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Squamish council incorporates climate goals in Official Community Plan

The bylaw strengthens the municipality's ambitions to reduce greenhouse gas emissions.
Surasak SuwanmakeSquamish council
There were also three pieces of written correspondence from the public, all of which were supportive of the motion.

The District of Squamish has adopted a bylaw that enshrines greenhouse gas reduction targets in its Official Community Plan, or OCP.

At the same time, that bylaw also integrates a regional context statement that aligns it with the values of the Squamish-Lillooet Regional District's Regional Growth Strategy.

This includes language encouraging compact and sustainable communities, improved transportation, affordable housing, and renewable energy, among other things.

On July 26, council voted unanimously in favour of granting the bylaw third reading and adoption following a public hearing on the matter.

The main highlight of this motion is that it adds in a section that sets goals for the municipality to "reduce greenhouse gas emissions in alignment with the latest values set by the Intergovernmental Panel on Climate Change [IPCC] to limit warming to 1.5 C, or other more stringent science-based metrics."

Officials said this wording would keep carbon reduction goals current, even if the IPCC updates its targeted reductions.

In July 2019, the District council declared a climate emergency, saying that action needed to be taken to reduce municipal carbon emissions in accordance with IPCC targets. The District later formulated a community climate action plan to meet these goals.

This latest move to embed carbon reduction goals in the OCP further strengthens the District's ambitions to reduce its carbon footprint.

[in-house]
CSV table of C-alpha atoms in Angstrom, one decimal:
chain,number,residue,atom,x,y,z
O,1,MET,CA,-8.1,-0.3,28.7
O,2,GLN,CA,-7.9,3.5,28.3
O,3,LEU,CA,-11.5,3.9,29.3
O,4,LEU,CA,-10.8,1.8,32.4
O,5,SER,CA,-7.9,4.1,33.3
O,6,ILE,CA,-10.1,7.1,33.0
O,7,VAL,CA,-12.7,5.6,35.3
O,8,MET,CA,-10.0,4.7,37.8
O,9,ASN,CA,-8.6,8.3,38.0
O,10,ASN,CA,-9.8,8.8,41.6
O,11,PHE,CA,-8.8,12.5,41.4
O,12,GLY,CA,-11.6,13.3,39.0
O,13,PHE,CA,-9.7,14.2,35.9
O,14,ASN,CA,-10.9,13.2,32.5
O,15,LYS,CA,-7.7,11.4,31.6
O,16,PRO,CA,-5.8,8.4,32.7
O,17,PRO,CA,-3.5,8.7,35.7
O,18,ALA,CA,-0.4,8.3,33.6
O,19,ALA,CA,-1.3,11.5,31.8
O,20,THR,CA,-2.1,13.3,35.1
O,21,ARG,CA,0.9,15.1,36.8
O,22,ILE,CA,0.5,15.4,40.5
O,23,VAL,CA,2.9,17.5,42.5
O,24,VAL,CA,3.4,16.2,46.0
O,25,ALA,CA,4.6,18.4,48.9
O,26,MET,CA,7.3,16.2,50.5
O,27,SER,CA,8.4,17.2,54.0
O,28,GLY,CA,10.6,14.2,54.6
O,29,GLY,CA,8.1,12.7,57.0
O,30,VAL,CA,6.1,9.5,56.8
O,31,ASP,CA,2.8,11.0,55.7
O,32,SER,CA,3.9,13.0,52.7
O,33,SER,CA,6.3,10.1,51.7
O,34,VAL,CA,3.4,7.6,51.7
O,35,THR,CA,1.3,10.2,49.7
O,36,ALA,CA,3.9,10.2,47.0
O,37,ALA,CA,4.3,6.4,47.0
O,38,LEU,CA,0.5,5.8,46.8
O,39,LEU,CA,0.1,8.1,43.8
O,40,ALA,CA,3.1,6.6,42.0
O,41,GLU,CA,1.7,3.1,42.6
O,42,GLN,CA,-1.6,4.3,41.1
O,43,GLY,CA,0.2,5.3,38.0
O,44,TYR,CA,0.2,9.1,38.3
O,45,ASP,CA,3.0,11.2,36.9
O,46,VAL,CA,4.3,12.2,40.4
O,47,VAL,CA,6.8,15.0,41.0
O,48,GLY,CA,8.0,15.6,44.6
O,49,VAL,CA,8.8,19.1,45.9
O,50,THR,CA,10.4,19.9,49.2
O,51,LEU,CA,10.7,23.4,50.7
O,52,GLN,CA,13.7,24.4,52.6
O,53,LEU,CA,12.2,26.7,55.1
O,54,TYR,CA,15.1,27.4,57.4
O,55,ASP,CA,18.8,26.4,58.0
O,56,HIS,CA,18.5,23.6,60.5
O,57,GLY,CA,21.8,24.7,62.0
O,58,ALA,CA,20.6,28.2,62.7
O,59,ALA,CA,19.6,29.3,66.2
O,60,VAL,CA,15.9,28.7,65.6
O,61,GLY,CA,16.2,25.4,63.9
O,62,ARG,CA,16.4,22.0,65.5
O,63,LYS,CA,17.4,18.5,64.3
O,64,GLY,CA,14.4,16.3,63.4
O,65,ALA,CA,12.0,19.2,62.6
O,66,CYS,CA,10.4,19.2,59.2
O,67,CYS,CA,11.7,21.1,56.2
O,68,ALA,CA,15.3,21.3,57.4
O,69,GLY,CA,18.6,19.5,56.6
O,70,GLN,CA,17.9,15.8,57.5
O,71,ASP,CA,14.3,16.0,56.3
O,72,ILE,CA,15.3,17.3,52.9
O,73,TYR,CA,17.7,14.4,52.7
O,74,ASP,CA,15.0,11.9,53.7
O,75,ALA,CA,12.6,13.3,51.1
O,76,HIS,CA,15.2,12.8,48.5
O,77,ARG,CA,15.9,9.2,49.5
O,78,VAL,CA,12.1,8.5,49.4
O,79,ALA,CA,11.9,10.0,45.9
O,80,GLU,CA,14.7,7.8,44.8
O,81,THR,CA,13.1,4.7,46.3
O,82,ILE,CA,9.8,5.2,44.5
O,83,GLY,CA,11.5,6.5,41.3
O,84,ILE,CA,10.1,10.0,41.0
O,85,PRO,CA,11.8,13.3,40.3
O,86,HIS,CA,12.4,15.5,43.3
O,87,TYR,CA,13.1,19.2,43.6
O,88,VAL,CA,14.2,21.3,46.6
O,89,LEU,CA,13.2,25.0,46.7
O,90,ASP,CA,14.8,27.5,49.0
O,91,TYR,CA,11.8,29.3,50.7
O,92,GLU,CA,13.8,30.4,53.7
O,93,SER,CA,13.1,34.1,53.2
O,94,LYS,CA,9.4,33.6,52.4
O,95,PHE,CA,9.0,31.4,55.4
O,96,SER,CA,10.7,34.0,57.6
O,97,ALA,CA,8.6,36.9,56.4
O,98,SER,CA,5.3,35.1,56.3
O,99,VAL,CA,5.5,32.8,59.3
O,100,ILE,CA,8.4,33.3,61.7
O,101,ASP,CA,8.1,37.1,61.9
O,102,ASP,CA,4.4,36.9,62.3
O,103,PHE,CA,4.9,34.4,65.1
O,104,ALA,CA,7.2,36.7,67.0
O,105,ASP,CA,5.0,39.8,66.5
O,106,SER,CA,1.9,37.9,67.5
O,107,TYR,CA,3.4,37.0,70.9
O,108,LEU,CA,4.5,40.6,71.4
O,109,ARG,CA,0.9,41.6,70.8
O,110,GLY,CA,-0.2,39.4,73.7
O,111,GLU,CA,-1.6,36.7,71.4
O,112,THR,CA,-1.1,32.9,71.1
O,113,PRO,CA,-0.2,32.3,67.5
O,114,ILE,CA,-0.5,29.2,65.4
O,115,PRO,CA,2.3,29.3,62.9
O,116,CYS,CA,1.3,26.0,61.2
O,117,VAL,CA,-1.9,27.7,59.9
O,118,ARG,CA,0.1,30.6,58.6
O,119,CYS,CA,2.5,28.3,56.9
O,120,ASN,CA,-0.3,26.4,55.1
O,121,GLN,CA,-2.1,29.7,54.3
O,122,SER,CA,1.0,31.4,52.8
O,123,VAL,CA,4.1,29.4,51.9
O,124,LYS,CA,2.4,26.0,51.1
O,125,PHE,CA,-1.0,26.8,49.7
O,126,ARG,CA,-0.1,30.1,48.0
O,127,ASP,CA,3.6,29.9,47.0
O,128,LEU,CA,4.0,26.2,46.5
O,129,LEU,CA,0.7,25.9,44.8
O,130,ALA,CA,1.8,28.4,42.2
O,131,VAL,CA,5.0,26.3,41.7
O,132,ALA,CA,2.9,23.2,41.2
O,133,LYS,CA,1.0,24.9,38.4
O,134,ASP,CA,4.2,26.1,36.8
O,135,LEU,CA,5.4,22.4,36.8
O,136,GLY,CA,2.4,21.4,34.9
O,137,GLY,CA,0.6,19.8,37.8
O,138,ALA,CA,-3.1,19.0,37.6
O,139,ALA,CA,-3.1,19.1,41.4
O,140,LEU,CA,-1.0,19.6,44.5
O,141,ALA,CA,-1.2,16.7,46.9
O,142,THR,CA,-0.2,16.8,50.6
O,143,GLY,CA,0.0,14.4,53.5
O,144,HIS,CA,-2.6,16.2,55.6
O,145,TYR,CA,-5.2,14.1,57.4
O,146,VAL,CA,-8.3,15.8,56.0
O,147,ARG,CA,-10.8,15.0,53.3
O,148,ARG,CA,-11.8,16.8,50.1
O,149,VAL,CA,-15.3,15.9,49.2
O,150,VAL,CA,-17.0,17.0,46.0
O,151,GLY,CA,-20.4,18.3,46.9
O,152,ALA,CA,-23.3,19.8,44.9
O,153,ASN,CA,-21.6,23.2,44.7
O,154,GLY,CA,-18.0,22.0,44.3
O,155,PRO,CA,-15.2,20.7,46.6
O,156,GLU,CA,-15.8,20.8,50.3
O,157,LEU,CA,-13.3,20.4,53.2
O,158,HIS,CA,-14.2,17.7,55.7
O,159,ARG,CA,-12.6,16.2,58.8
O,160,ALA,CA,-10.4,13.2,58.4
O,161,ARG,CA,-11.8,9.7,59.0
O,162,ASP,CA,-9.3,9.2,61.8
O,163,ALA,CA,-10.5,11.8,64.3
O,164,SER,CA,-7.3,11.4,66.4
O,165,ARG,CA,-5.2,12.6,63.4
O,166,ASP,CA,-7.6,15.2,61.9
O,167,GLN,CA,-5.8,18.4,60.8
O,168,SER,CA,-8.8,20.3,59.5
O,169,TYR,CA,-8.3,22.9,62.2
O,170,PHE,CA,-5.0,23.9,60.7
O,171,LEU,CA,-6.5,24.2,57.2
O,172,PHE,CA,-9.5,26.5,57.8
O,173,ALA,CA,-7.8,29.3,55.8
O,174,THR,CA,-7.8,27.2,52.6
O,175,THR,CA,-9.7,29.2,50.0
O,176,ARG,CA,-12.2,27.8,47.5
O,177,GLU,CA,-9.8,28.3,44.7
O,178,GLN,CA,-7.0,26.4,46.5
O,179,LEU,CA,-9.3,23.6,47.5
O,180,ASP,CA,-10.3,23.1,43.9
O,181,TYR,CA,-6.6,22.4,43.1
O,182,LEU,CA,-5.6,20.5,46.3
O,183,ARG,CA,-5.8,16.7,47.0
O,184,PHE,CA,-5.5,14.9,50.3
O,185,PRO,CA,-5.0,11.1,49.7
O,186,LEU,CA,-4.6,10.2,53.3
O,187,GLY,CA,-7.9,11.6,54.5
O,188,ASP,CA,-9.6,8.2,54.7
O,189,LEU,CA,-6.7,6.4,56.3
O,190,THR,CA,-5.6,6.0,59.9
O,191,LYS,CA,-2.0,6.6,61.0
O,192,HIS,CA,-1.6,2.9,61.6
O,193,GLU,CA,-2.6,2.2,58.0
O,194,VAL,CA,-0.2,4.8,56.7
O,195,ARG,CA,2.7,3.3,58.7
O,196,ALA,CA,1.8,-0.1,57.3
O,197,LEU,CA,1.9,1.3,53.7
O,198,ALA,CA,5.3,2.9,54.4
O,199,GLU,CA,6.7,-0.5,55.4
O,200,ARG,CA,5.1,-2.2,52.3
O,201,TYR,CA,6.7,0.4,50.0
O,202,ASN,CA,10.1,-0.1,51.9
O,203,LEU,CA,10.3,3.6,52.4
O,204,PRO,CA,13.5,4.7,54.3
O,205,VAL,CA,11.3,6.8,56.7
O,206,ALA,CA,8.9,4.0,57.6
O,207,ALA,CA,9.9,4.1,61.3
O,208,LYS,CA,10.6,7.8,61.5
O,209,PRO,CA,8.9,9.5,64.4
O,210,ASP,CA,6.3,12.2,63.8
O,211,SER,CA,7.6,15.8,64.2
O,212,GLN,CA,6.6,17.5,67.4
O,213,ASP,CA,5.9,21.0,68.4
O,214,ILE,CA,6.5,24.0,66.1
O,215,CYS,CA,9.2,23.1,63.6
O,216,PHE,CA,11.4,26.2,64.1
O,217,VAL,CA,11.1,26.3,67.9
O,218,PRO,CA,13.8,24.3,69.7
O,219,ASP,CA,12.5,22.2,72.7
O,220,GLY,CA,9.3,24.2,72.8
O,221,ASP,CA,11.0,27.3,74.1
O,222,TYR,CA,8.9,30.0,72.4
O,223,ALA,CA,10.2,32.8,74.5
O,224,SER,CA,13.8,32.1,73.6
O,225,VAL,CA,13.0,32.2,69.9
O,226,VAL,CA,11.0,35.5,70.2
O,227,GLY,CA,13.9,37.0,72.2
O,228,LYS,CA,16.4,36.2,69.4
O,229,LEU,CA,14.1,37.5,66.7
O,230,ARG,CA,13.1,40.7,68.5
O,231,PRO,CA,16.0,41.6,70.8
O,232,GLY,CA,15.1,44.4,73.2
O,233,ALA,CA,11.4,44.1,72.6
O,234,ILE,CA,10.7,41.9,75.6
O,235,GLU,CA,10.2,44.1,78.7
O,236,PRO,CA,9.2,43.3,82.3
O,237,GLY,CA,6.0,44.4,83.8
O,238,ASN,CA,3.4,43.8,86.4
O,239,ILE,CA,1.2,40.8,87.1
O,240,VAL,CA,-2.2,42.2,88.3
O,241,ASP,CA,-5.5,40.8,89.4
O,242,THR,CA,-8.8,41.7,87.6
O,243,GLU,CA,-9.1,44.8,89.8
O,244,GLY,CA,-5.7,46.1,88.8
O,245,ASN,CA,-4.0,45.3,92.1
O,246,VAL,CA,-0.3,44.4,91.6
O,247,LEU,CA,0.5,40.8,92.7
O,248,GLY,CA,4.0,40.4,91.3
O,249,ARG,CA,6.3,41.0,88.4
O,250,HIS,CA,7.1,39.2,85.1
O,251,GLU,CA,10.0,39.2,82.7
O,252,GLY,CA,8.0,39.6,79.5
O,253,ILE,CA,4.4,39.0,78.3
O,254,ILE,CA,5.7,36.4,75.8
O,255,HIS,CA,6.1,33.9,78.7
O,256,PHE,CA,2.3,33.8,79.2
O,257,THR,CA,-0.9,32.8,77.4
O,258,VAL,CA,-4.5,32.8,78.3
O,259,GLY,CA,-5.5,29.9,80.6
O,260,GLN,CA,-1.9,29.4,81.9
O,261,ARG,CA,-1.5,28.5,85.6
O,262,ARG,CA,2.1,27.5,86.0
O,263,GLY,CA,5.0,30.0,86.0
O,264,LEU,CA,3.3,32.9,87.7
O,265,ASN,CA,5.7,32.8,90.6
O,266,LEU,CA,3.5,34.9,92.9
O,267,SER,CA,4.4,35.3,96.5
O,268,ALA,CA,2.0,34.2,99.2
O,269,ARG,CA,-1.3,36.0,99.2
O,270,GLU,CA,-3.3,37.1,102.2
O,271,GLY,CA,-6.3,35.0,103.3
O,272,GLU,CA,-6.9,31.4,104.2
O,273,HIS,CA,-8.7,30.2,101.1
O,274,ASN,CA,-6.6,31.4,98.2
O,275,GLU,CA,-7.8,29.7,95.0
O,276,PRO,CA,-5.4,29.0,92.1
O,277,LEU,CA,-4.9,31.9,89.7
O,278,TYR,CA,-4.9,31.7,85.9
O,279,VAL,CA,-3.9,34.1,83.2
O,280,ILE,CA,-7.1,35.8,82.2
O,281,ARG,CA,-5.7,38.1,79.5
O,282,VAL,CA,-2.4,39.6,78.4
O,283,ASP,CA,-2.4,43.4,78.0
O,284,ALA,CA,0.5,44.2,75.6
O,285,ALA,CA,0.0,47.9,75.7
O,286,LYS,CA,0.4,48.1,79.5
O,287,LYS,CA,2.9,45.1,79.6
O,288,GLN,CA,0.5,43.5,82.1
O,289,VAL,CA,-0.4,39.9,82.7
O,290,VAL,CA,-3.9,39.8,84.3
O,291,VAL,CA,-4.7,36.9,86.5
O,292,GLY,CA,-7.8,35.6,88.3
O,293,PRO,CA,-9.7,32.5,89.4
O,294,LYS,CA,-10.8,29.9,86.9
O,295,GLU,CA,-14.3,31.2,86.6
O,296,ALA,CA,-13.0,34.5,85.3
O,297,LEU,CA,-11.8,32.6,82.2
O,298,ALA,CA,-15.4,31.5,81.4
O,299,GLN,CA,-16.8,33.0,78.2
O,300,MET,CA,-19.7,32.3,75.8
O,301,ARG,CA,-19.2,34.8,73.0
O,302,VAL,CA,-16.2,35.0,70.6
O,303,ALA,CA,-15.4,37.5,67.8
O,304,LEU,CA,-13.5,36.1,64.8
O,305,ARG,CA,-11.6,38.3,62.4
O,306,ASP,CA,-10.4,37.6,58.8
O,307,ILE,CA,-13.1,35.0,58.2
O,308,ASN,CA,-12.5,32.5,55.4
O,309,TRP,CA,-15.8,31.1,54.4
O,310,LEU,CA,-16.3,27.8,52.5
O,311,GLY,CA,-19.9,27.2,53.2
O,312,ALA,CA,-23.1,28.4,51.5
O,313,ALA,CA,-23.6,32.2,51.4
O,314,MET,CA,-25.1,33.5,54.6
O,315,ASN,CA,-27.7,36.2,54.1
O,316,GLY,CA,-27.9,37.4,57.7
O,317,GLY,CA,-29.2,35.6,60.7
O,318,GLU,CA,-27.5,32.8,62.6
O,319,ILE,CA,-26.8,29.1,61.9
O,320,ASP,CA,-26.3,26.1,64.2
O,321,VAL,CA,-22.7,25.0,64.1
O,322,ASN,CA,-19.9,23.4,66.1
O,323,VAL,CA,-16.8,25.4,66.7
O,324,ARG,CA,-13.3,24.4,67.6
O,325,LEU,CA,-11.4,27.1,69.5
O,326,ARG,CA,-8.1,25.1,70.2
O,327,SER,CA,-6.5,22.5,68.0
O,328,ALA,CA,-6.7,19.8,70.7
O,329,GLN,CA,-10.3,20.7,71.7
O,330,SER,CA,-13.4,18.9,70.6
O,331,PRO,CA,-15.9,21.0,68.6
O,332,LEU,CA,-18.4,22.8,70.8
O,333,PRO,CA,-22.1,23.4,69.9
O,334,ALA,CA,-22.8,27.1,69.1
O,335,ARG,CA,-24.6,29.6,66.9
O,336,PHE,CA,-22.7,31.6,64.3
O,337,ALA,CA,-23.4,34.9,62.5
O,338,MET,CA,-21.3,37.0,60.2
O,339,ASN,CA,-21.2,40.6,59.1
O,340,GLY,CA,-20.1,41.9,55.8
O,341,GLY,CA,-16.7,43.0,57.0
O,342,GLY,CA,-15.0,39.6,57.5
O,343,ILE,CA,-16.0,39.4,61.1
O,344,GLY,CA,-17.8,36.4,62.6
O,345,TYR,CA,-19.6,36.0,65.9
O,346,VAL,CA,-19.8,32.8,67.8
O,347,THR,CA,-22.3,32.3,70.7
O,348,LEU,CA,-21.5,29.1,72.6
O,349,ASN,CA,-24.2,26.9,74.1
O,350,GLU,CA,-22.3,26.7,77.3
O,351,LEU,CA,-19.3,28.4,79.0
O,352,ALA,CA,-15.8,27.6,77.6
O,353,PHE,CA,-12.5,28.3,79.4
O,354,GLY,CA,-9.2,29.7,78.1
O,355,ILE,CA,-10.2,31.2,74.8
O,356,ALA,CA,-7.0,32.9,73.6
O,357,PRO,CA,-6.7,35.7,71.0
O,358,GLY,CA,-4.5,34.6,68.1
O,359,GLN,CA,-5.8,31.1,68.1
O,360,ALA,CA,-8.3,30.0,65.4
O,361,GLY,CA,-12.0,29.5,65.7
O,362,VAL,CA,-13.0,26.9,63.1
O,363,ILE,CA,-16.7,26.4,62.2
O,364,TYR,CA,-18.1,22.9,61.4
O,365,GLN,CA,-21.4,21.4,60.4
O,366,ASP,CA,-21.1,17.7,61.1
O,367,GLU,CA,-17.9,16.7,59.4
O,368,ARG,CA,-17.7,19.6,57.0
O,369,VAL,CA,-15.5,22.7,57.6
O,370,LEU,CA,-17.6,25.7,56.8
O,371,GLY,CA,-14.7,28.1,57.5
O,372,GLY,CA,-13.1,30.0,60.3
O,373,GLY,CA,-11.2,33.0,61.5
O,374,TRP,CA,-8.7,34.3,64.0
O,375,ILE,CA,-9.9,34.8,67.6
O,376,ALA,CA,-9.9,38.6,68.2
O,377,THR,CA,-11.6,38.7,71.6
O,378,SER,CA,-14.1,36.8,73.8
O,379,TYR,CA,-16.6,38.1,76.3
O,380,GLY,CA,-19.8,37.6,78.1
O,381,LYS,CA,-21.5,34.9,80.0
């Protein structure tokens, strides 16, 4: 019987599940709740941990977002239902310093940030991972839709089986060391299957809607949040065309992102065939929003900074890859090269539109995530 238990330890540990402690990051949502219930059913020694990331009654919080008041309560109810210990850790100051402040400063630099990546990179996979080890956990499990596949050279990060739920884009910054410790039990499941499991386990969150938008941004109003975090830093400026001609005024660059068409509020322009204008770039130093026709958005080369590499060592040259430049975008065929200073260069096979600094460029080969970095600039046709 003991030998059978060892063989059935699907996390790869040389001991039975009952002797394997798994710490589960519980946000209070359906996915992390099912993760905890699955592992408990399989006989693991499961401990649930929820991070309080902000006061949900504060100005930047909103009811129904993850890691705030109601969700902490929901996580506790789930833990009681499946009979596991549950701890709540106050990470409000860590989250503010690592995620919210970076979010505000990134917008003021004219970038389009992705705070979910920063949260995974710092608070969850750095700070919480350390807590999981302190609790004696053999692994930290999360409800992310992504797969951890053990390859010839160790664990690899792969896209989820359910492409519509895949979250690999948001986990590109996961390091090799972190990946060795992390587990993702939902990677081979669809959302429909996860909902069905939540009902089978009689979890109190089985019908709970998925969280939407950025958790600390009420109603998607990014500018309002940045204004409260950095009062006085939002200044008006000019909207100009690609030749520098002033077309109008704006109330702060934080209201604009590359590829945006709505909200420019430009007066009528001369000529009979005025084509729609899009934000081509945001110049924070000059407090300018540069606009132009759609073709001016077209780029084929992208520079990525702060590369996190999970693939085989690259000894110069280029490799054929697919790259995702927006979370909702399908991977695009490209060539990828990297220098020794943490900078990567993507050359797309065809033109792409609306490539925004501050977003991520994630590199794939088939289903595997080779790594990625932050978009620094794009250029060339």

"The important factor for me is that if a future council wants to take this language out of the OCP, it's a public process. Before, this was just a strategic plan initiative from this council," said Mayor Karen Elliott.

"And now we've made it part of our Official Community Plan, and I would expect that our community would come out very strongly if a future council decided to back us away from meeting our commitments around climate action. So happy this is going to be put in place before I leave office."

Before the adoption of this motion, a public hearing was held online and in council chambers that same evening.

Two people appeared before council, both of whom were in favour of the motion.

One of them, Spencer Fitschen, expressed support, but said it would be good if the amendment had stronger language with respect to pushing for renewable energy.

"The only thing that I may comment on is there is language along the lines of encouraging officials and others to pursue modes of energy that do not include fossil fuel and go to renewable energy sources," said Fitschen.

"I would recommend that if we could do more than encourage, that will be even more supportive. But again, being able to see something like this come through is very good."

Coun. Armand Hurford noted there was a reason why such language was used.

"We have limits to what we can mandate or demand in certain situations," said Hurford. "I know this council and staff have been creative in... finding where that leverage makes sense to elevate the language from that point effectively, but 'urge' and 'encourage' is where we land, sometimes just in a practical sense at this point."

The other speaker at the hearing, Jess Freeman, expressed support and noted a connection between biodiversity loss and climate change.

Freeman said she'd like to see a wildlife connectivity study included in the planning at the OCP level.

There were also three pieces of written correspondence from the public, all of which were supportive of the motion.

Coun. Chris Pettingill also backed the bylaw, but noted he felt that it was still not enough to address the climate crisis.

"I would acknowledge and I think I've praised our staff and our council for being a lot further than other communities. And so by that measurement, I think we're doing very well in setting a very good example," said Pettingill.

"But when I measure against what is required for survival, I don't think we're doing enough and I don't think it saves us the fact that we're still ahead of other people."